Napping Might Not Be All Good

Portrait of a beautiful young woman lying on sofa with headphones on and closed eyes, relaxingIn many parts of the world, napping was a part of daily life. Although the cultural practice of daytime naps may be dwindling, they are still quite common across the globe.

Even in the United States, where daytime naps can be frowned on, the National Sleep Foundation estimated up to one-third of people take them.


For the healthy, these naps might be a great way to sharpen the memory, boost energy, relieve some crankiness, help you catch up on a late night, or even reduce the risk of a drowsy driving incident.

But if you’re not generally healthy, regular naps might not be a good thing.

Most of the news covers the potential benefits of napping – of which there are many. But there can be harm associated with these daytime sleeps, as well.

Some research suggests that people who take long naps during the day are more likely to have diabetes, heart disease, or depression. A strong urge to nap may also indicate that nighttime sleep is suffering, potentially because of a chronic condition or sleep disorder.

Naps may also reinforce poor sleep habits. If you’re regularly sleeping during the day, it could make it harder to fall asleep at night, trapping you in a cycle of fatigue.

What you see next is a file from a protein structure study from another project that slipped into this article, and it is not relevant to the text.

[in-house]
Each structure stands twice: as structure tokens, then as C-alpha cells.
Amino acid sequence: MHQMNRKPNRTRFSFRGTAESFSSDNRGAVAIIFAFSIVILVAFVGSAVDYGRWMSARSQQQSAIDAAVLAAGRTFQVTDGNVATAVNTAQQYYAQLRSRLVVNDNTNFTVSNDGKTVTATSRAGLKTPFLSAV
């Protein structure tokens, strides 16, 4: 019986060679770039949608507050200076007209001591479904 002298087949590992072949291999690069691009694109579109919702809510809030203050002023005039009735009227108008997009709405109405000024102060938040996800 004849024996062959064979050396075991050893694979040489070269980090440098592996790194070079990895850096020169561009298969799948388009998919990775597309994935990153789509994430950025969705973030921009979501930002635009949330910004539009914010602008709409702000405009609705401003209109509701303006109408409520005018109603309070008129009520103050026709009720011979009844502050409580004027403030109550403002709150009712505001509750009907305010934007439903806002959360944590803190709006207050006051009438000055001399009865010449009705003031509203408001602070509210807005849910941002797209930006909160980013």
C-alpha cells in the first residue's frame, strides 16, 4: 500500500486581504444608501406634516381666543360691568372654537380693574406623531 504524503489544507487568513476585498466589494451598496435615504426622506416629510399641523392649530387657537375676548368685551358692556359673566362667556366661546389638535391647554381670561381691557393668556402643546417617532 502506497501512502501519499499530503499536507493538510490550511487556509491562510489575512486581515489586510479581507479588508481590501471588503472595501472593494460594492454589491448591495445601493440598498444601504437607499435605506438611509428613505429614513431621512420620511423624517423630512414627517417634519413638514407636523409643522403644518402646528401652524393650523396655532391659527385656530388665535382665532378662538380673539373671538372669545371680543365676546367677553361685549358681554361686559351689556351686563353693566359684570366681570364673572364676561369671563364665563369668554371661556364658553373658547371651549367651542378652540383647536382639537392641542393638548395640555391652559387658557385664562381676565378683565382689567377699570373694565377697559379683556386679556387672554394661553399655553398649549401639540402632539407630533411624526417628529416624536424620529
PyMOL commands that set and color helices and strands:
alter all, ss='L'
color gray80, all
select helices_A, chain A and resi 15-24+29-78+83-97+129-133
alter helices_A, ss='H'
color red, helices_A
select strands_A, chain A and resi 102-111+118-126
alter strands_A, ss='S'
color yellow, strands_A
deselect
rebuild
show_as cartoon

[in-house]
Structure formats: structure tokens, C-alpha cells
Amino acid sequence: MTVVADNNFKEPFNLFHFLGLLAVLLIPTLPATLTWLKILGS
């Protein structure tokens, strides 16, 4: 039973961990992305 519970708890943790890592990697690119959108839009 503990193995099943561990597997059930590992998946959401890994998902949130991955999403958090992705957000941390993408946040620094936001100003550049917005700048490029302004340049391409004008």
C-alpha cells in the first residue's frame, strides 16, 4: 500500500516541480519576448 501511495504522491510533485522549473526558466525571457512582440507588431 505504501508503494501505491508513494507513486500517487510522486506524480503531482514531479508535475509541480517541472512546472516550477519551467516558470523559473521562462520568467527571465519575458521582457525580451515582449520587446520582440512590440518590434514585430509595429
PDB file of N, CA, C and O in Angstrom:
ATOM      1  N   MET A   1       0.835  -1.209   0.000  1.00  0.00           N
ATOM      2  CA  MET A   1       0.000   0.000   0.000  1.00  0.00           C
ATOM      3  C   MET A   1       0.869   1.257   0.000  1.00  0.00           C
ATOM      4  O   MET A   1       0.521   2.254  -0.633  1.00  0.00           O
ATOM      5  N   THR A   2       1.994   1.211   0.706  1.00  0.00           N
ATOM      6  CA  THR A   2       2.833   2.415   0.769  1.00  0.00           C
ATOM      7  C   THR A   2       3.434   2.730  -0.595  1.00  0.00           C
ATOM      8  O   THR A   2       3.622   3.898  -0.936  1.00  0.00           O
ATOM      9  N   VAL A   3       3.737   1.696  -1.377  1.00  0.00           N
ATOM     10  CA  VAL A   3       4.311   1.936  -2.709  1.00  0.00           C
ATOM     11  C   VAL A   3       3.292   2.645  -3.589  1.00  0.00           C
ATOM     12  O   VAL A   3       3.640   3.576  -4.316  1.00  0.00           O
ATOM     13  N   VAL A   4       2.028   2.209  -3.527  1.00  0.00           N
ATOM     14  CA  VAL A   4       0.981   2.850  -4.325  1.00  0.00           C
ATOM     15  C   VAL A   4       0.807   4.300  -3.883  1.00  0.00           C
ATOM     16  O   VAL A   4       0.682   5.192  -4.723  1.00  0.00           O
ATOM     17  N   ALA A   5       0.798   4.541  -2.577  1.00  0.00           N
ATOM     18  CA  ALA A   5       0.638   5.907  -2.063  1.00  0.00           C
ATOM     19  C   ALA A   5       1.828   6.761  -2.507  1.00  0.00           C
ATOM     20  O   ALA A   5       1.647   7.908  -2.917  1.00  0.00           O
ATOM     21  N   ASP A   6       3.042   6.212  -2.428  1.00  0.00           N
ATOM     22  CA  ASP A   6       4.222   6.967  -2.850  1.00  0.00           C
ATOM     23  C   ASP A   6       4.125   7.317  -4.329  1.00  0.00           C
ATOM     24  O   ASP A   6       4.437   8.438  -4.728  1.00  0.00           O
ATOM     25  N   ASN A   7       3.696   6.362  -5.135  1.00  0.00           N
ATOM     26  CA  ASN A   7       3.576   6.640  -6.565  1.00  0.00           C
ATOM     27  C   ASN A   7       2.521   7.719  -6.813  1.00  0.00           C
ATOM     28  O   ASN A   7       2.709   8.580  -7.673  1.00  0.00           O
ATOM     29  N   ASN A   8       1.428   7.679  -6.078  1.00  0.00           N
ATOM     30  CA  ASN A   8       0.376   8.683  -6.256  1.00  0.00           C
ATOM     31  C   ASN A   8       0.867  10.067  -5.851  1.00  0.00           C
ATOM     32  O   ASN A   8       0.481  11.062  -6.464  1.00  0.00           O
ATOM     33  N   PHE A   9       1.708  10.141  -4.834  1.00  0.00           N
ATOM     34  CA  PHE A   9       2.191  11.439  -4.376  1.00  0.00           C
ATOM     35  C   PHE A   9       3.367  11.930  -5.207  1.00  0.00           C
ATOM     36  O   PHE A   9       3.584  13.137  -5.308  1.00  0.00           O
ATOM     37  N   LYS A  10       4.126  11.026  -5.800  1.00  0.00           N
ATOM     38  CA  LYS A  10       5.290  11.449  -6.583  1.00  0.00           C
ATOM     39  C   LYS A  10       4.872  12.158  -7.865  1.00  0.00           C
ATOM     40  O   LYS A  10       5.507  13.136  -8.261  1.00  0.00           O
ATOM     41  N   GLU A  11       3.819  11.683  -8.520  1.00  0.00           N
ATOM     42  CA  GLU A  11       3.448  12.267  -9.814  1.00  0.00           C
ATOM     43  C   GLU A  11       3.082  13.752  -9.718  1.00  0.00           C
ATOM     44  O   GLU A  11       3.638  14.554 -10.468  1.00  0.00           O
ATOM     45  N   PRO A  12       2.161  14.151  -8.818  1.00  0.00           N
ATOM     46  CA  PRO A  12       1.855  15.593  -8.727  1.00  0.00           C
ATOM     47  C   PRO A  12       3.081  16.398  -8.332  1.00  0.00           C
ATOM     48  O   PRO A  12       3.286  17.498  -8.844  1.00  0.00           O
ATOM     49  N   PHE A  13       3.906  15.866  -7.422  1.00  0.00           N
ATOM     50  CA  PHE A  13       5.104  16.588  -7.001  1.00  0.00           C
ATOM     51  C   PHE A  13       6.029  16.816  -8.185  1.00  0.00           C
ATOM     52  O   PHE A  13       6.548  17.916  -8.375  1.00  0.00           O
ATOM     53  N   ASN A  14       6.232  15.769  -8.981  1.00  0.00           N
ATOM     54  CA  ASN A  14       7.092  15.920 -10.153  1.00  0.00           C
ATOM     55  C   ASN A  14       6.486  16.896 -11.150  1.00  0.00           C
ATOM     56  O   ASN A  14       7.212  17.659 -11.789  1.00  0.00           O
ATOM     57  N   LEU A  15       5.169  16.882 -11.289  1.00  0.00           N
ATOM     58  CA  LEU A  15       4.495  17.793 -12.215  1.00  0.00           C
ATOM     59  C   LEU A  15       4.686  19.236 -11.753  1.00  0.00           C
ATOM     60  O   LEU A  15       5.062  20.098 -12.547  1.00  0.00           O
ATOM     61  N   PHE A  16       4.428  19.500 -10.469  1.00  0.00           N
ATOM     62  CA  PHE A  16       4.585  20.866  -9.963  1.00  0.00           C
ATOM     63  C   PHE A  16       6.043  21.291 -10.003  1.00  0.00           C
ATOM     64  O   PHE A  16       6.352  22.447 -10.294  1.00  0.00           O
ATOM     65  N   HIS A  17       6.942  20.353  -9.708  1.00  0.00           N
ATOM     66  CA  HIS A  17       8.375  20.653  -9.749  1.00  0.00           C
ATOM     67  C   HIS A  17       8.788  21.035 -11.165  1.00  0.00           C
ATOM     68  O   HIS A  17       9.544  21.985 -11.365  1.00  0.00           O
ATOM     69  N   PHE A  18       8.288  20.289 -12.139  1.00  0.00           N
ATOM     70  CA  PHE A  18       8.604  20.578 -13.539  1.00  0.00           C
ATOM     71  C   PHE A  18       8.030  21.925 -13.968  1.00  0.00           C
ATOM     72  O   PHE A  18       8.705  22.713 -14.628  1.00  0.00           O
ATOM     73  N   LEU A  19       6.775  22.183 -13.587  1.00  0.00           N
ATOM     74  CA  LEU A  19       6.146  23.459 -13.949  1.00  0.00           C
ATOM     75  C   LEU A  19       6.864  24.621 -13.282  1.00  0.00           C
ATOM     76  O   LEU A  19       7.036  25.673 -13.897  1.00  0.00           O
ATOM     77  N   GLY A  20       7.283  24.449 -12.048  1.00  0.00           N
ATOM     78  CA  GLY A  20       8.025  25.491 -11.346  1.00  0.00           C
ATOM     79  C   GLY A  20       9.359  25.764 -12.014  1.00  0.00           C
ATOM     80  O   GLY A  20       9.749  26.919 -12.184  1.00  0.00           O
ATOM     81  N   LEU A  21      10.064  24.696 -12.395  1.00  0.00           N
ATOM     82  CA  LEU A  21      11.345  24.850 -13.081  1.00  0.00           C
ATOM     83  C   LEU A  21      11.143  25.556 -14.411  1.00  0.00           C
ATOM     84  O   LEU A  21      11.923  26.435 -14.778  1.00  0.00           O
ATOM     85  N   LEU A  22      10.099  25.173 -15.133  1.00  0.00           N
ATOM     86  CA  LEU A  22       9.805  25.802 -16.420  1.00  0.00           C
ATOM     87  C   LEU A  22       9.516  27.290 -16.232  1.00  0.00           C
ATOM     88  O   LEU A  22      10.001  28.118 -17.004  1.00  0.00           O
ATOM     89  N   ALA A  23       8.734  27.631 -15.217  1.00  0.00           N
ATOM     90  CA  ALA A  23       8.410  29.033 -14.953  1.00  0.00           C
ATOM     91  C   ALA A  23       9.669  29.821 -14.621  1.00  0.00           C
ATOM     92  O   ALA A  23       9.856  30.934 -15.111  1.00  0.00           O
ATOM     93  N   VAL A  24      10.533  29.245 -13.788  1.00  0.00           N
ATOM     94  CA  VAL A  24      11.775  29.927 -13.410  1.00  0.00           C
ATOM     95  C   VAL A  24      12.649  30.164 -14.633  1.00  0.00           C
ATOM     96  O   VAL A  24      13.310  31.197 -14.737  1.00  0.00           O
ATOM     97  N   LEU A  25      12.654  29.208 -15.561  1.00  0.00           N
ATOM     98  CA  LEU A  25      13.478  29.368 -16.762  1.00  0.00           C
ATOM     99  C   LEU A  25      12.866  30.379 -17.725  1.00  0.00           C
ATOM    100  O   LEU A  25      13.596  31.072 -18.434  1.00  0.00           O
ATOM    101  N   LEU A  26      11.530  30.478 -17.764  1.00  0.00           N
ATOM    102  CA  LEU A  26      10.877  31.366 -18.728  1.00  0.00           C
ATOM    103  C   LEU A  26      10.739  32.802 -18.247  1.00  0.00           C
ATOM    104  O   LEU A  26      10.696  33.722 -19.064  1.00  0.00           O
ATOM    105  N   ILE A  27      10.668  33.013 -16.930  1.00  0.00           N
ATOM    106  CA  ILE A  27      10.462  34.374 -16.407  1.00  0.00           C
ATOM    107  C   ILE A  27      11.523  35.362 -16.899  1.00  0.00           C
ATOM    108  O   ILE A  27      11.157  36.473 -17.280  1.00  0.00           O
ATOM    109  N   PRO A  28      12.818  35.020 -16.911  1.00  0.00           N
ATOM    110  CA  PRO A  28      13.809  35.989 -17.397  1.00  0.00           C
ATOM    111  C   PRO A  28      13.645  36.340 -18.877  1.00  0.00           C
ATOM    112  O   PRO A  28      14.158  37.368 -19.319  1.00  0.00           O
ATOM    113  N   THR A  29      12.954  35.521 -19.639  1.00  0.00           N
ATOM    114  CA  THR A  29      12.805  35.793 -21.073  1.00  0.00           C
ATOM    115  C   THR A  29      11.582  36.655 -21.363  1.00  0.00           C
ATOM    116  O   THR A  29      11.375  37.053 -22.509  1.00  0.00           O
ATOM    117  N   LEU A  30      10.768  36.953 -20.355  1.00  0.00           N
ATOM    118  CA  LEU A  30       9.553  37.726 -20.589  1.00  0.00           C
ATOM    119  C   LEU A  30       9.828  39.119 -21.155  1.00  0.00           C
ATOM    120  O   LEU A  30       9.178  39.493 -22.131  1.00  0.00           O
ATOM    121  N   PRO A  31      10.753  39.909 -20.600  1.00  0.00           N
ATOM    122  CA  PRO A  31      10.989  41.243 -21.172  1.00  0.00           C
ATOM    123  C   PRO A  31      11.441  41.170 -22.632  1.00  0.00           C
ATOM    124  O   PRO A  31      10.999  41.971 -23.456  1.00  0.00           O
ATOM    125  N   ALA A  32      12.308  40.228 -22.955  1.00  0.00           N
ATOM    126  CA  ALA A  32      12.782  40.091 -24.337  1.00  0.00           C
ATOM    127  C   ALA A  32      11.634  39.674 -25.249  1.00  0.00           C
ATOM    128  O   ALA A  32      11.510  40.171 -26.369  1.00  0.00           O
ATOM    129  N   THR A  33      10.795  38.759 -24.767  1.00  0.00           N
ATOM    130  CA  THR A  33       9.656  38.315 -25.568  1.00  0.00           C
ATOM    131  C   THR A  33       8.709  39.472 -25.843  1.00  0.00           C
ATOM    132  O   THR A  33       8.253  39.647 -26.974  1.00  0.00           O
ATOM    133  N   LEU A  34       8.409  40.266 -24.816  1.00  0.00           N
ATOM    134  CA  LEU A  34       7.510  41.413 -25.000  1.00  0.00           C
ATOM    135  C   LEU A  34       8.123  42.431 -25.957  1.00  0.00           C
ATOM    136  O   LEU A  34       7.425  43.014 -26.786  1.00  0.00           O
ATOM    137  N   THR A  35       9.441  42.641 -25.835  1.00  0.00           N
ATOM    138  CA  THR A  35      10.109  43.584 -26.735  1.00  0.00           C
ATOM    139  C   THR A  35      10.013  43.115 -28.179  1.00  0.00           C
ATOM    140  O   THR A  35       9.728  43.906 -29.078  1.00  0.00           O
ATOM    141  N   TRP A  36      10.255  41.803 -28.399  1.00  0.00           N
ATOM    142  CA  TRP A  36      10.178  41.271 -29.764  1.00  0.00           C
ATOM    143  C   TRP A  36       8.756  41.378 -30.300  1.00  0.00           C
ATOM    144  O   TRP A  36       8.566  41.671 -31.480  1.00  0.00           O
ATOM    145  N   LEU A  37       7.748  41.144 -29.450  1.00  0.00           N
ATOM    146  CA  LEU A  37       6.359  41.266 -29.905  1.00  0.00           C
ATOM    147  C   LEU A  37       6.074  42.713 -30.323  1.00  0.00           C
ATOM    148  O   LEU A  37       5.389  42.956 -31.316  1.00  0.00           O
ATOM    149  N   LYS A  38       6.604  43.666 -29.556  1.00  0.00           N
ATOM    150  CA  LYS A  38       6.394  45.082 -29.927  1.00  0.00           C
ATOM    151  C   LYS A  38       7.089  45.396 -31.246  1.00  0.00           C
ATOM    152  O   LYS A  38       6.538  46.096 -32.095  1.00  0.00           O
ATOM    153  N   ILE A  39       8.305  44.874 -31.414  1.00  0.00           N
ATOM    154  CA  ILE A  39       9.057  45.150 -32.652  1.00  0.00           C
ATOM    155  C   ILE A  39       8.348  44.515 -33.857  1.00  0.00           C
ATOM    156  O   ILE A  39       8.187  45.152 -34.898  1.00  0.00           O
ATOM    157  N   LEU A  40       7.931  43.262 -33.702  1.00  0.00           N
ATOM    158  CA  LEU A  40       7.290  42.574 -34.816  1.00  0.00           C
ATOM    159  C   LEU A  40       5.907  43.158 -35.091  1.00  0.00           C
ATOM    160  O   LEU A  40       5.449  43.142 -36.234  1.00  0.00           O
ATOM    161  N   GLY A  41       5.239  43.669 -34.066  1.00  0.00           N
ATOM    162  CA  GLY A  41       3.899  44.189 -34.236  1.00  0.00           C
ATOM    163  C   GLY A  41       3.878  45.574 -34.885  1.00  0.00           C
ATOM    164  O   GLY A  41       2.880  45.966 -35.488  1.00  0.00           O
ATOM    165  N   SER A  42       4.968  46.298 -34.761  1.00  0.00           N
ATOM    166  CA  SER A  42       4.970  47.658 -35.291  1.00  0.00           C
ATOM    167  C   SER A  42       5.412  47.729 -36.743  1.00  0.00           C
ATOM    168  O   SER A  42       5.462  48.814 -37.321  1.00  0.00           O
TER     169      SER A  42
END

Here’s a checklist to help you determine if your naps are healthy and how to get the most from them.

1. Consider why you’re napping. Think about why you need to sleep during the day and assess your nighttime sleep routine and habits. Try tracking your nighttime sleep with a fitness tracker and take a look at what you’re doing in the hours leading up to bedtime.


Further, if you’re getting 7-8 hours of good quality sleep every night but still feel daytime fatigue, talk to your doctor.

2. Check the clock: The best time to nap is typically the early afternoon when your body experiences a natural energy dip. Also, napping later in the day can make it harder to fall asleep at night.

3. Set a timer: A 20-30 minute nap is ideal. You’re unlikely to experience grogginess following a nap of this length, while shorter naps can also reduce the risk of nighttime wakefulness.

Author Bio

About eight years ago, Mat Lecompte had an epiphany. He’d been ignoring his health and suddenly realized he needed to do something about it. Since then, through hard work, determination and plenty of education, he has transformed his life. He’s changed his body composition by learning the ins and outs of nutrition, exercise, and fitness and wants to share his knowledge with you. Starting as a journalist over 10 years ago, Mat has not only honed his belief system and approach with practical experience, but he has also worked closely with nutritionists, dieticians, athletes, and fitness professionals. He embraces natural healing methods and believes that diet, exercise and willpower are the foundation of a healthy, happy, and drug-free existence.